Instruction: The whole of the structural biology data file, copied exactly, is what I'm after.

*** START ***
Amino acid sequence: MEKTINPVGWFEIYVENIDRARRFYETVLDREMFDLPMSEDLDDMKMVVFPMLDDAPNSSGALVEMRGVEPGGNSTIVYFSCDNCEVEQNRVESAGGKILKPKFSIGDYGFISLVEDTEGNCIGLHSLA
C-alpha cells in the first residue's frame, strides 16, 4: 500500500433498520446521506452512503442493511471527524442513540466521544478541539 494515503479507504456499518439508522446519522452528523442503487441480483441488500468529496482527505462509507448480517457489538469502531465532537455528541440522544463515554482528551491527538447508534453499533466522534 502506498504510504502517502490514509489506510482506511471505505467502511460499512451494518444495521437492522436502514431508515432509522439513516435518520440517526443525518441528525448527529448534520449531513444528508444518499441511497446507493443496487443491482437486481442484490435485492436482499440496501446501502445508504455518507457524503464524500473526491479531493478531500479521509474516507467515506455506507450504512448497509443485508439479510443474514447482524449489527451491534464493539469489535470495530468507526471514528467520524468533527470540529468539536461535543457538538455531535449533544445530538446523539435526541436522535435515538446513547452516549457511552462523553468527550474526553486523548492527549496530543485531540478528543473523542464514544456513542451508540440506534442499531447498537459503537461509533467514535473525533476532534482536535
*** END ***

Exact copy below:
Amino acid sequence: MEKTINPVGWFEIYVENIDRARRFYETVLDREMFDLPMSEDLDDMKMVVFPMLDDAPNSSGALVEMRGVEPGGNSTIVYFSCDNCEVEQNRVESAGGKILKPKFSIGDYGFISLVEDTEGNCIGLHSLA
C-alpha cells in the first residue's frame, strides 16, 4: 500500500433498520446521506452512503442493511471527524442513540466521544478541539 494515503479507504456499518439508522446519522452528523442503487441480483441488500468529496482527505462509507448480517457489538469502531465532537455528541440522544463515554482528551491527538447508534453499533466522534 502506498504510504502517502490514509489506510482506511471505505467502511460499512451494518444495521437492522436502514431508515432509522439513516435518520440517526443525518441528525448527529448534520449531513444528508444518499441511497446507493443496487443491482437486481442484490435485492436482499440496501446501502445508504455518507457524503464524500473526491479531493478531500479521509474516507467515506455506507450504512448497509443485508439479510443474514447482524449489527451491534464493539469489535470495530468507526471514528467520524468533527470540529468539536461535543457538538455531535449533544445530538446523539435526541436522535435515538446513547452516549457511552462523553468527550474526553486523548492527549496530543485531540478528543473523542464514544456513542451508540440506534442499531447498537459503537461509533467514535473525533476532534482536535